This factsheet has been developed as part of a series to help agencies attract and retain diverse ICT staff. For more information on ICT workforce planning please see the Whole-of-government strategic ICT Workforce Plan 2010–2013 or email ictskills [at] apsc.gov.au.
Learning and development strategies for staff with disability
Staff with disability can face special challenges accessing learning and development opportunities. The following strategies can help level the playing field for staff with a disability.
- Hold discussions about learning and development opportunities with employees with disability during the performance management process and ask them if they require support to attend necessary training.
- Fund adaptations out of a central fund for reasonable adjustments for staff with disability, so managers need not balance the training needs of employees with disability against the training needs of other employees.
- Seek the views of staff with disability (e.g. through focus groups or staff surveys) on strategies to overcome the restrictions they face in accessing training at both internal and external venues.
- Strategies could include flexible learning solutions, e-learning or learning by distance. Organisations specialising in the employment of people with disability can assist agencies develop solutions to meet the needs of their staff.
Create a supportive work environment
Effectively changing the culture of an agency requires ongoing exposure of employees at all levels to the issues facing people with disability and Indigenous Australians. Agencies can raise awareness and understanding of those issues through learning and development programs.
Such awareness-raising needs not be limited to formal disability or cultural awareness training programs, although this is a good place to start, but should be incorporated into management training, induction sessions and other learning and development activities addressing people management and team development.
For more information on learning and development programs such as Indigenous Career Trek Workshops and Supporting staff with mental health issues go to the Commission's learning and development programs page.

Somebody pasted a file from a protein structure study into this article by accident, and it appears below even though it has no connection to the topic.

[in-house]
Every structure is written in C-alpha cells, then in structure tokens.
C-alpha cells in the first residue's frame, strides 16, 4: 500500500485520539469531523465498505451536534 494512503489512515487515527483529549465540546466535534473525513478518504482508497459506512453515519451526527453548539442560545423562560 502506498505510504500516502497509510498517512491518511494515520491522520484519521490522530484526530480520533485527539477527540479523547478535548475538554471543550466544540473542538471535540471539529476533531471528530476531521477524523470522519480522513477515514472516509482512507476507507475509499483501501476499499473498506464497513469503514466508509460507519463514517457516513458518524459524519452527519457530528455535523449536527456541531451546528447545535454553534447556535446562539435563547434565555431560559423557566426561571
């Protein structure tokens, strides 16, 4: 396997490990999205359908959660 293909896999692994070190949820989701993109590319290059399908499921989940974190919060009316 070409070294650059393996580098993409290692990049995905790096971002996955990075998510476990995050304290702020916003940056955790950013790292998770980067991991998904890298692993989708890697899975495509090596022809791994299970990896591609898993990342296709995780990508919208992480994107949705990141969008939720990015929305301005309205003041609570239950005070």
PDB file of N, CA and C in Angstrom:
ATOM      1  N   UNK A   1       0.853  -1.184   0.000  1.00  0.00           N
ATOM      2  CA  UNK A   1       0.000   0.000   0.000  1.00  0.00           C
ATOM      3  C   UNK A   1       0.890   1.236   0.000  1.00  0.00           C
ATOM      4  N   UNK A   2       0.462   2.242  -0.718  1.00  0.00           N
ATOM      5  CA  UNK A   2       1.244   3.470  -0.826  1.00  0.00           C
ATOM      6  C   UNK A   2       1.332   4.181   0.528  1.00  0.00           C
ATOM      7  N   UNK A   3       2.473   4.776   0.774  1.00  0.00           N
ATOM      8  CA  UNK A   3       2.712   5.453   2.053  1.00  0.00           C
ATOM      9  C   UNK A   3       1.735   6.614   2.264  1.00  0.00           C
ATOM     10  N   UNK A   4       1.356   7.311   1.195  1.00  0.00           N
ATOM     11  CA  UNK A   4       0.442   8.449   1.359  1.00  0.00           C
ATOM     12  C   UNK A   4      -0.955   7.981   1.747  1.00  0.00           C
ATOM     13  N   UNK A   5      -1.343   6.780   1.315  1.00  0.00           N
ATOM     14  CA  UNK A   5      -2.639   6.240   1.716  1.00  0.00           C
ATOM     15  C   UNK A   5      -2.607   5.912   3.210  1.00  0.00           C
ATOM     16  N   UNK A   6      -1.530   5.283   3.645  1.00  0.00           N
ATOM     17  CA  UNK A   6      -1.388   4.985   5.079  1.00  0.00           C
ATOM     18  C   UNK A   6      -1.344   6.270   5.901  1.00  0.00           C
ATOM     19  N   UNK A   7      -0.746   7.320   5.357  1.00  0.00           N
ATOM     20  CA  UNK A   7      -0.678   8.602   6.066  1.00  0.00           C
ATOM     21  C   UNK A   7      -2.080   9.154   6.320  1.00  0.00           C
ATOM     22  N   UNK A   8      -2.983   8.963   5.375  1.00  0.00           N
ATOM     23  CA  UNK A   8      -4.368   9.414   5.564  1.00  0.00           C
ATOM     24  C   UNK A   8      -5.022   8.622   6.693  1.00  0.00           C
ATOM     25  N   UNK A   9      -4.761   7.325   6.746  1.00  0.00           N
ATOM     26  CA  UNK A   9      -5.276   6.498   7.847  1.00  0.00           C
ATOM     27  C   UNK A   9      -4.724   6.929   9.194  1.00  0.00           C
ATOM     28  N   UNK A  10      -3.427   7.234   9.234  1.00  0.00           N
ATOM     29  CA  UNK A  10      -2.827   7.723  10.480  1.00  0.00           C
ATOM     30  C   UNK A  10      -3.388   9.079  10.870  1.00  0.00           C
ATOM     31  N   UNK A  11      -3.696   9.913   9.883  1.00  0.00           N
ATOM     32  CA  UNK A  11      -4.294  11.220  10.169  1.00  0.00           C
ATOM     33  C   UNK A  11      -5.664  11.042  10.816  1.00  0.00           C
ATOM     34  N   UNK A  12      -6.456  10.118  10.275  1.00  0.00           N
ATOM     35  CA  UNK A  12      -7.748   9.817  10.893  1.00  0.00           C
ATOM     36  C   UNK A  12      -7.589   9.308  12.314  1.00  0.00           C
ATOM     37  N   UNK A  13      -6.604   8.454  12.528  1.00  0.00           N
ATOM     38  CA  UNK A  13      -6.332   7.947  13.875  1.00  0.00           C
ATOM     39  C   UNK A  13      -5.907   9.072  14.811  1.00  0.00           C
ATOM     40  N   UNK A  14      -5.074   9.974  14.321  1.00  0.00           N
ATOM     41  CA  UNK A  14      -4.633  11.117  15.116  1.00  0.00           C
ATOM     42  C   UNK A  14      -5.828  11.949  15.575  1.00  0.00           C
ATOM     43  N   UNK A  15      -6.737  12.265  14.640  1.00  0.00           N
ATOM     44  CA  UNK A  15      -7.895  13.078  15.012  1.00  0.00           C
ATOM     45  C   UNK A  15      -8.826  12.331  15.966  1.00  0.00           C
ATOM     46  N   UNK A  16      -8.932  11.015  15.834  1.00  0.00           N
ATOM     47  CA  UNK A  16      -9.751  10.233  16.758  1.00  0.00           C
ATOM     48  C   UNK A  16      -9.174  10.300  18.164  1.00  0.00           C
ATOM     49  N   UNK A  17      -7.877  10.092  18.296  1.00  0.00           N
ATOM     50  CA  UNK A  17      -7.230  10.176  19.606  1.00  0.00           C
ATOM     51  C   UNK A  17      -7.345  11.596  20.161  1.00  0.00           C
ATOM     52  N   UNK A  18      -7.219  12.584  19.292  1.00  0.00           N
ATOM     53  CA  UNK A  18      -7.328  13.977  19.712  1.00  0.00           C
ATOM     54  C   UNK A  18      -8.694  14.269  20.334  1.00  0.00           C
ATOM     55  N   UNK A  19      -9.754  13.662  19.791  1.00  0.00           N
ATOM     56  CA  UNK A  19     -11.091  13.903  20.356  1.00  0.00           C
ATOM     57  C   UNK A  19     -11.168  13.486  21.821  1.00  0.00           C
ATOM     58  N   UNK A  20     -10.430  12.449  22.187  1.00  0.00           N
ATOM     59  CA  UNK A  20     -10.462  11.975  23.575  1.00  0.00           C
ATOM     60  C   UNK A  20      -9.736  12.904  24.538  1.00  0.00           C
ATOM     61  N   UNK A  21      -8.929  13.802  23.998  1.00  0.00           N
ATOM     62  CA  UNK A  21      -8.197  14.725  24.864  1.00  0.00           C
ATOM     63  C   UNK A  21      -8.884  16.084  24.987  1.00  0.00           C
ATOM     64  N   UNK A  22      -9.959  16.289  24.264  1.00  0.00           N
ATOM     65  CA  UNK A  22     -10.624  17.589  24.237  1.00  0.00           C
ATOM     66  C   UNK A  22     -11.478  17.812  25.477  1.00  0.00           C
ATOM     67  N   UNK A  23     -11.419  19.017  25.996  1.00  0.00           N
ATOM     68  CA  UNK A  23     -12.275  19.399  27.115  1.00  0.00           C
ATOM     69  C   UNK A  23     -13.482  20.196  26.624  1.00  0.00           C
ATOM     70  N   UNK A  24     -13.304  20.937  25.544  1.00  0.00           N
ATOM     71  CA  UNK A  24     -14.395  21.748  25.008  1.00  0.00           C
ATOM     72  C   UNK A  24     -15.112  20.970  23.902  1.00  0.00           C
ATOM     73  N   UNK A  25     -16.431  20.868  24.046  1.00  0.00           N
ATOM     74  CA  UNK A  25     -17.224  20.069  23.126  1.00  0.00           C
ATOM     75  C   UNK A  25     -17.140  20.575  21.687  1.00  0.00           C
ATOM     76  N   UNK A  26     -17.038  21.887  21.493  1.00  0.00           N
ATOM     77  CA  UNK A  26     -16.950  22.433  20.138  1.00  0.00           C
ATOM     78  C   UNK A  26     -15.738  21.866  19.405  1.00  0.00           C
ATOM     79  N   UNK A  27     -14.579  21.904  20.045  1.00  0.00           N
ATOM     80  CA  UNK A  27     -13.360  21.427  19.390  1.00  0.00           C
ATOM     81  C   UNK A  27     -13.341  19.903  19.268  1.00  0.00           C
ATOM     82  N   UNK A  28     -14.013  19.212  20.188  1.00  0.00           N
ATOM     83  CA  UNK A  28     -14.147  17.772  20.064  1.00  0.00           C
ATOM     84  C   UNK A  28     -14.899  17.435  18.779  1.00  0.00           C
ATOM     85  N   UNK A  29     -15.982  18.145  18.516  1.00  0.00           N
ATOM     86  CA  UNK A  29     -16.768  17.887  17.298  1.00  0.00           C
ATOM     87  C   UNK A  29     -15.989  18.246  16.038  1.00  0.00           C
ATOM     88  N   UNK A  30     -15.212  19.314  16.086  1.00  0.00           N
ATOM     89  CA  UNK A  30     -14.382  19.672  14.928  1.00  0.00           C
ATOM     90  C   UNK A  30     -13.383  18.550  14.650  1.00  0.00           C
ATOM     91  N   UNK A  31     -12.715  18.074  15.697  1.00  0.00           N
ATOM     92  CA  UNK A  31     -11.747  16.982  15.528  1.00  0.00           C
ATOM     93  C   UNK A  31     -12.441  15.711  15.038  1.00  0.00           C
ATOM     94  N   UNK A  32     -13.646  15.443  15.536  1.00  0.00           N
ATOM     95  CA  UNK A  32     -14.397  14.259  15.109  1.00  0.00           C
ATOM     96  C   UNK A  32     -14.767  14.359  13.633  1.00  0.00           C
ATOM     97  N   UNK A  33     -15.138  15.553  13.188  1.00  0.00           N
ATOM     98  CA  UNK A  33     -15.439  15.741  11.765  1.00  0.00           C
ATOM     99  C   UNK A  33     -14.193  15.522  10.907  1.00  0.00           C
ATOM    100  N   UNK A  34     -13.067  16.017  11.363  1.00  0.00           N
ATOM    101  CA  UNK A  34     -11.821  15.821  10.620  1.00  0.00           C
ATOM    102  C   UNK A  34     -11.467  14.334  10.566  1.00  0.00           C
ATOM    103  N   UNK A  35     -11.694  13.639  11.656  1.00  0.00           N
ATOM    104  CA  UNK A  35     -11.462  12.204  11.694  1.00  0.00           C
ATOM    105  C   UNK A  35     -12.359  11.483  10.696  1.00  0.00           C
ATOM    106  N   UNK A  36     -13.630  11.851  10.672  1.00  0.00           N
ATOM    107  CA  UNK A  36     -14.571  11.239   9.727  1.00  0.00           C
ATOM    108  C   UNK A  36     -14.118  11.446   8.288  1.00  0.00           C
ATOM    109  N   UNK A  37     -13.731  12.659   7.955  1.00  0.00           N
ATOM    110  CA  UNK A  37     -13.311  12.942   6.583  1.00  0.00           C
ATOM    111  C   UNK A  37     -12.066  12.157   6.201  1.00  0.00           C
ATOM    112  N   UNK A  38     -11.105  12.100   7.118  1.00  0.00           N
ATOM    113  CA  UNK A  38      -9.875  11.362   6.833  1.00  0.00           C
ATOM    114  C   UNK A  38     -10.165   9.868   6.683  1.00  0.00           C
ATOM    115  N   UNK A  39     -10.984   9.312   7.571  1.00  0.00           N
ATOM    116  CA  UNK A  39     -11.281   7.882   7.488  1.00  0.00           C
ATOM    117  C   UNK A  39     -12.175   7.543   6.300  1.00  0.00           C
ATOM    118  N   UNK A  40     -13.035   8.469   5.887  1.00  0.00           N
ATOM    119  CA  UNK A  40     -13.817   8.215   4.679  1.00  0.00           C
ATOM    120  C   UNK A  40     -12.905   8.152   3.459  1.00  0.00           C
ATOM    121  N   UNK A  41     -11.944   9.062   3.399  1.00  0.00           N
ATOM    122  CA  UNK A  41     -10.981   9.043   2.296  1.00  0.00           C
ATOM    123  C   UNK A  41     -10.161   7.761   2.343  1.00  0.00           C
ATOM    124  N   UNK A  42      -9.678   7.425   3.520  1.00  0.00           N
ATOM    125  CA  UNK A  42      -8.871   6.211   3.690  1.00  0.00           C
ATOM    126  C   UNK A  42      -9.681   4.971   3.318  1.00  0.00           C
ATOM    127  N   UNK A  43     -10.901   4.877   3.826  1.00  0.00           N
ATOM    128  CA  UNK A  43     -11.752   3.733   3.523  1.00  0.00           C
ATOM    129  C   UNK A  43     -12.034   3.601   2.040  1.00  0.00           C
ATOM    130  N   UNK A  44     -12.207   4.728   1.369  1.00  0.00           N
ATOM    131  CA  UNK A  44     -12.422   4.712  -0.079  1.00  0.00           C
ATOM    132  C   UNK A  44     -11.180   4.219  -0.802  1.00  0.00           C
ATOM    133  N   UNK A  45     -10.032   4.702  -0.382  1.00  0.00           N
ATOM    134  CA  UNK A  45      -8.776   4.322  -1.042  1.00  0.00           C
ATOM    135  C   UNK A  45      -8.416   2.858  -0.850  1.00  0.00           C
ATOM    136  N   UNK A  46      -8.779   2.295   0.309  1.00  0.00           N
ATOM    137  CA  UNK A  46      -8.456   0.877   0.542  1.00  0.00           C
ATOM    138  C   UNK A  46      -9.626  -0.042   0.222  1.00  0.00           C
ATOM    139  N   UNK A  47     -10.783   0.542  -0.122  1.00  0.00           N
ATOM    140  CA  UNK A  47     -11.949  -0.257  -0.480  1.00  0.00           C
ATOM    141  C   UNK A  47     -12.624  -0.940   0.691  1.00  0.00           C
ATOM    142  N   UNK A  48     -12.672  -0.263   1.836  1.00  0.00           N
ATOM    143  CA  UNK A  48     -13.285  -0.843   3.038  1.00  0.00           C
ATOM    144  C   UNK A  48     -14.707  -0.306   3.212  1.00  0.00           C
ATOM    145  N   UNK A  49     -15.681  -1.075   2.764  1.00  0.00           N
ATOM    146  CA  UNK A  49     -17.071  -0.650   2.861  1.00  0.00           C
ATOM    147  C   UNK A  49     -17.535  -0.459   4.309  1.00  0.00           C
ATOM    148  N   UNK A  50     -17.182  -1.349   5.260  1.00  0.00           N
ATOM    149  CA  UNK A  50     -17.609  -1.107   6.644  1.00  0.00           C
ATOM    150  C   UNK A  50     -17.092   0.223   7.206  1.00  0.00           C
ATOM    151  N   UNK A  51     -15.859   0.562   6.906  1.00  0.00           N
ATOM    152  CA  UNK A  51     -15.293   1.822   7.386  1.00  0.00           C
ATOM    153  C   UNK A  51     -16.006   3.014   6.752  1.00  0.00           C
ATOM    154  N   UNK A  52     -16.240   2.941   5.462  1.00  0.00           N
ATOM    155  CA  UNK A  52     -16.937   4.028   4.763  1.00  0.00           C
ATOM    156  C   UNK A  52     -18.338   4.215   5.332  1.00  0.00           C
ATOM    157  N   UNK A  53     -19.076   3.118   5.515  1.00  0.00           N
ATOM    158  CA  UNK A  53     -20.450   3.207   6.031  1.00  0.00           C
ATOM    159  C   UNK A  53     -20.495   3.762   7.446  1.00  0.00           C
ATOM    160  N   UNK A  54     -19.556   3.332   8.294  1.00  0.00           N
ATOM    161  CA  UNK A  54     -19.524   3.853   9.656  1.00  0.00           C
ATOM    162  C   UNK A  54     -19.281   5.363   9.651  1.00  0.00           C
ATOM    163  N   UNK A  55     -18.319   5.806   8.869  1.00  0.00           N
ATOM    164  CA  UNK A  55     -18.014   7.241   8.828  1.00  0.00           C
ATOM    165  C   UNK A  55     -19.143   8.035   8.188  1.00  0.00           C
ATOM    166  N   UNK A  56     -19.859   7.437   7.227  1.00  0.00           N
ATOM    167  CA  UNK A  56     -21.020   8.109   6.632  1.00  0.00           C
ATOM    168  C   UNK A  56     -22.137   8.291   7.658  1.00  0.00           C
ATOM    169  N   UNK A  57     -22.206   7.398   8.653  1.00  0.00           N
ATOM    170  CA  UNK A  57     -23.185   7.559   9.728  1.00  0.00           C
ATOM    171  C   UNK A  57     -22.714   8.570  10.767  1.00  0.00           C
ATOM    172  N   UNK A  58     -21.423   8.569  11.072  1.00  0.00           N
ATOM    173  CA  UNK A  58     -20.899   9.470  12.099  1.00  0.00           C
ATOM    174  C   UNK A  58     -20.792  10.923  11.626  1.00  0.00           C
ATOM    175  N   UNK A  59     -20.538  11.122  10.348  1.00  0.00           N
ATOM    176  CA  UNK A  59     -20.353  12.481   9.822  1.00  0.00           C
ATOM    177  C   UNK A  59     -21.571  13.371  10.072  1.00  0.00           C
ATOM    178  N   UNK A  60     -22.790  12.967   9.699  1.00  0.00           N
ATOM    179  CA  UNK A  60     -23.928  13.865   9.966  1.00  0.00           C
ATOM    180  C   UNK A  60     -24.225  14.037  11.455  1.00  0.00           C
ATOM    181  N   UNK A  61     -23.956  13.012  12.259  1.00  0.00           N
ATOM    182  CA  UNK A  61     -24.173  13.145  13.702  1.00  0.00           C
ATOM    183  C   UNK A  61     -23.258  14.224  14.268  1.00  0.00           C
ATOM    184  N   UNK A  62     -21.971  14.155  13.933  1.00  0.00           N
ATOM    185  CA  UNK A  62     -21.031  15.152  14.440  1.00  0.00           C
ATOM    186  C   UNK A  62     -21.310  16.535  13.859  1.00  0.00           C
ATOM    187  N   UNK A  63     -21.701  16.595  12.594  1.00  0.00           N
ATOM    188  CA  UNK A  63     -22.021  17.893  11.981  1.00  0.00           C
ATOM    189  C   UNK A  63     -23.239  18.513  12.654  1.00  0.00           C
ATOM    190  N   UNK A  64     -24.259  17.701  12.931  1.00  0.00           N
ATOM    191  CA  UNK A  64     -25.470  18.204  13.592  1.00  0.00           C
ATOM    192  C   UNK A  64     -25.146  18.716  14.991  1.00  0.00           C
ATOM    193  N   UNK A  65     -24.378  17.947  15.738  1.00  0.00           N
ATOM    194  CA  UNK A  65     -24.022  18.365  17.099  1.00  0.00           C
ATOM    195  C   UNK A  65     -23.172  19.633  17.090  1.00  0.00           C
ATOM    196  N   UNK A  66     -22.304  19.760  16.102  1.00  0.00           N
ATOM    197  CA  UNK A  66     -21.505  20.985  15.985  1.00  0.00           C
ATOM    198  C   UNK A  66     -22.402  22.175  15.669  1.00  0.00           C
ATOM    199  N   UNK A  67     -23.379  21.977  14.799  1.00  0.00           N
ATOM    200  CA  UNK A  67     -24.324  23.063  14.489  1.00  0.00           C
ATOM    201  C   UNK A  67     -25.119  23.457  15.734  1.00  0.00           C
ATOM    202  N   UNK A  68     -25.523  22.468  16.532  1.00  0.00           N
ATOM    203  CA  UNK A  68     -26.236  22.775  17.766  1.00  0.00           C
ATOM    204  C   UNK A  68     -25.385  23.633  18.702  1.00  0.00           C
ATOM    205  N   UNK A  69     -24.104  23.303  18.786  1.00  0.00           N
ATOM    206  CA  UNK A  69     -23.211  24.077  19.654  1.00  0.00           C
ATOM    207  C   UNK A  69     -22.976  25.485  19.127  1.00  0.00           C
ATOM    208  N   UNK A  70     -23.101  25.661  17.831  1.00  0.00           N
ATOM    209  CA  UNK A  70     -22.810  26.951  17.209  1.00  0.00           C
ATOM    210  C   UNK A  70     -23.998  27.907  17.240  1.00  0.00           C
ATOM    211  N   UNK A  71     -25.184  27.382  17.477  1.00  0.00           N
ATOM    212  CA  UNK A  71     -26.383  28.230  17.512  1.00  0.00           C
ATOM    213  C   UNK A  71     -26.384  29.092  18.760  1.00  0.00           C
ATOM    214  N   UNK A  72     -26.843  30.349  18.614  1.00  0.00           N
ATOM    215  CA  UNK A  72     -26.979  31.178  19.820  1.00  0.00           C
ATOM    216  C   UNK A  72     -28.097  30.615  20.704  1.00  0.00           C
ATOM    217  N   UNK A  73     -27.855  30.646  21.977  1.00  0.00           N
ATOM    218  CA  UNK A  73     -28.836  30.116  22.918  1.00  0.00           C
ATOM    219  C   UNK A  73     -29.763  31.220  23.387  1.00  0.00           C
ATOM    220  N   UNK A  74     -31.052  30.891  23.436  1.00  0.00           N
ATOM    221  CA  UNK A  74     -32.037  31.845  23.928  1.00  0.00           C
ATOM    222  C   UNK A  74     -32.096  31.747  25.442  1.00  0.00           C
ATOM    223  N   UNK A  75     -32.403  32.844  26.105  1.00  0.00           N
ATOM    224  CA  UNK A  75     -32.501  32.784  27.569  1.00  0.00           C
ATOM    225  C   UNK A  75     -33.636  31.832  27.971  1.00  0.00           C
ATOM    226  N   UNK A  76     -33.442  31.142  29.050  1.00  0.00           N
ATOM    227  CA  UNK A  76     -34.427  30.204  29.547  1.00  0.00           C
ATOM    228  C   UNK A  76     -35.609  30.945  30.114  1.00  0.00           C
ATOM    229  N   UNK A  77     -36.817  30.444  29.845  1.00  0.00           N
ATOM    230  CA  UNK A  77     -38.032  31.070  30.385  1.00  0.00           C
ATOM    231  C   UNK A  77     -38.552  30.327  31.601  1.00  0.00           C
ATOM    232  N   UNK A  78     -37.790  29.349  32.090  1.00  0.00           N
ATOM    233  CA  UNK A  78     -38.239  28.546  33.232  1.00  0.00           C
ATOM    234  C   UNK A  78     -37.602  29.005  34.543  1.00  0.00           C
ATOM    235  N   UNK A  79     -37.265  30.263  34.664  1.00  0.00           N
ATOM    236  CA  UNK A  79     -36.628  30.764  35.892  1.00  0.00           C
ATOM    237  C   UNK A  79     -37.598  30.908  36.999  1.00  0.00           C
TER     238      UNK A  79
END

Upskill your employees
Some difficulties that staff with disability or Indigenous staff experience in winning positions on merit may be due to their qualifications.
Significantly fewer Indigenous employees or employees with disability have tertiary level degrees.
Difficulties students with disability face in accessing higher education include problems accessing adaptive technologies, the need to provide assessments in different formats and the need for extra time to complete assessments.
One way agencies can improve the competitiveness of employees with disability and Indigenous employees is by supporting and encouraging them to upgrade their qualifications.
Learning and development strategies for Indigenous staff
The results of the 2009 Census of Aboriginal and Torres Strait Islander APS Employees highlight the need for career development and learning and development activities to be targeted to specific groups of Indigenous employees:
- activities focussed on leadership were most likely to be seen by EL2/SES employees as a ‘high’ priority for their personal development, whereas communication skills were seen as most important by employees at the APS 1–4 levels.
- access to a mix of Indigenous-specific and general learning and development opportunities is best. Target Indigenous-specific programs at lower classification levels (e.g. at apprentices/trainees/graduates/cadets and APS 1–2).
- ensure there are learning and development opportunities for Indigenous staff outside of Canberra, including on and off the job opportunities.